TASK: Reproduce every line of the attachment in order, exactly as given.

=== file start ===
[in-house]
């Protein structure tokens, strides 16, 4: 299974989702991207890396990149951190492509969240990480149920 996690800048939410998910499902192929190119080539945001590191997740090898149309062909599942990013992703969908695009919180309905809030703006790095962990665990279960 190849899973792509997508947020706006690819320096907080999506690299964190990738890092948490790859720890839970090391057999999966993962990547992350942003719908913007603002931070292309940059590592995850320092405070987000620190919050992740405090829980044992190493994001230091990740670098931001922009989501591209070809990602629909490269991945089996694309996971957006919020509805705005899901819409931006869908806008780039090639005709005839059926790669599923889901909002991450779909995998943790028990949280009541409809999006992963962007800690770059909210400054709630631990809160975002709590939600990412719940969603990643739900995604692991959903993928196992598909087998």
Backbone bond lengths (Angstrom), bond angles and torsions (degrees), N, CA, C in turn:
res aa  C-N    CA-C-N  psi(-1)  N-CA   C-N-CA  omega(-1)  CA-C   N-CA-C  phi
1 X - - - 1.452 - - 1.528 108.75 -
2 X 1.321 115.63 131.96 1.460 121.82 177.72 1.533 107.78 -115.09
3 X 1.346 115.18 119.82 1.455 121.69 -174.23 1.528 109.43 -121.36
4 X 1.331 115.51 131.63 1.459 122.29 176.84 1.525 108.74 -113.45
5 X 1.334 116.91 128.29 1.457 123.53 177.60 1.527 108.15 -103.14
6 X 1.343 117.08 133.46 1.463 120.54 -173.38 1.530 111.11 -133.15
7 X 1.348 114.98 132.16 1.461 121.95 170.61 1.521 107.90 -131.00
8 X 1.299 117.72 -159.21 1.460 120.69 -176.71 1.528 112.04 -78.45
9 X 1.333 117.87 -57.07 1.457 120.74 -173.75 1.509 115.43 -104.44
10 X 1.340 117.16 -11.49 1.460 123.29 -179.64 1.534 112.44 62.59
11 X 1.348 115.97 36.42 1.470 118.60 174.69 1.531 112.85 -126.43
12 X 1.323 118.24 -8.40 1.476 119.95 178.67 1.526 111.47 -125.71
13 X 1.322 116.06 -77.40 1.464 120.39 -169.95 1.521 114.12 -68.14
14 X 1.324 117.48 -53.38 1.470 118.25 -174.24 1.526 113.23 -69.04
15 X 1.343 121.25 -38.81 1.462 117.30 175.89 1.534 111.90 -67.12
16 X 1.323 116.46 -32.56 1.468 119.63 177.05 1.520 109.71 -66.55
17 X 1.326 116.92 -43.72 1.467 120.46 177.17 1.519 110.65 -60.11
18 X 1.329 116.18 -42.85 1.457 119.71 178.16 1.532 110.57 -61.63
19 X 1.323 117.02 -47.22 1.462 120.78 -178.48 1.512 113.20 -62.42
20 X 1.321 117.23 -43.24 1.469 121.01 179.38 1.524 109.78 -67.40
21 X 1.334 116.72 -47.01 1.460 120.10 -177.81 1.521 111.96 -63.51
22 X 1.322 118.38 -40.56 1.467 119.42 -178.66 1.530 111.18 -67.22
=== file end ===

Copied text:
[in-house]
């Protein structure tokens, strides 16, 4: 299974989702991207890396990149951190492509969240990480149920 996690800048939410998910499902192929190119080539945001590191997740090898149309062909599942990013992703969908695009919180309905809030703006790095962990665990279960 190849899973792509997508947020706006690819320096907080999506690299964190990738890092948490790859720890839970090391057999999966993962990547992350942003719908913007603002931070292309940059590592995850320092405070987000620190919050992740405090829980044992190493994001230091990740670098931001922009989501591209070809990602629909490269991945089996694309996971957006919020509805705005899901819409931006869908806008780039090639005709005839059926790669599923889901909002991450779909995998943790028990949280009541409809999006992963962007800690770059909210400054709630631990809160975002709590939600990412719940969603990643739900995604692991959903993928196992598909087998």
Backbone bond lengths (Angstrom), bond angles and torsions (degrees), N, CA, C in turn:
res aa  C-N    CA-C-N  psi(-1)  N-CA   C-N-CA  omega(-1)  CA-C   N-CA-C  phi
1 X - - - 1.452 - - 1.528 108.75 -
2 X 1.321 115.63 131.96 1.460 121.82 177.72 1.533 107.78 -115.09
3 X 1.346 115.18 119.82 1.455 121.69 -174.23 1.528 109.43 -121.36
4 X 1.331 115.51 131.63 1.459 122.29 176.84 1.525 108.74 -113.45
5 X 1.334 116.91 128.29 1.457 123.53 177.60 1.527 108.15 -103.14
6 X 1.343 117.08 133.46 1.463 120.54 -173.38 1.530 111.11 -133.15
7 X 1.348 114.98 132.16 1.461 121.95 170.61 1.521 107.90 -131.00
8 X 1.299 117.72 -159.21 1.460 120.69 -176.71 1.528 112.04 -78.45
9 X 1.333 117.87 -57.07 1.457 120.74 -173.75 1.509 115.43 -104.44
10 X 1.340 117.16 -11.49 1.460 123.29 -179.64 1.534 112.44 62.59
11 X 1.348 115.97 36.42 1.470 118.60 174.69 1.531 112.85 -126.43
12 X 1.323 118.24 -8.40 1.476 119.95 178.67 1.526 111.47 -125.71
13 X 1.322 116.06 -77.40 1.464 120.39 -169.95 1.521 114.12 -68.14
14 X 1.324 117.48 -53.38 1.470 118.25 -174.24 1.526 113.23 -69.04
15 X 1.343 121.25 -38.81 1.462 117.30 175.89 1.534 111.90 -67.12
16 X 1.323 116.46 -32.56 1.468 119.63 177.05 1.520 109.71 -66.55
17 X 1.326 116.92 -43.72 1.467 120.46 177.17 1.519 110.65 -60.11
18 X 1.329 116.18 -42.85 1.457 119.71 178.16 1.532 110.57 -61.63
19 X 1.323 117.02 -47.22 1.462 120.78 -178.48 1.512 113.20 -62.42
20 X 1.321 117.23 -43.24 1.469 121.01 179.38 1.524 109.78 -67.40
21 X 1.334 116.72 -47.01 1.460 120.10 -177.81 1.521 111.96 -63.51
22 X 1.322 118.38 -40.56 1.467 119.42 -178.66 1.530 111.18 -67.22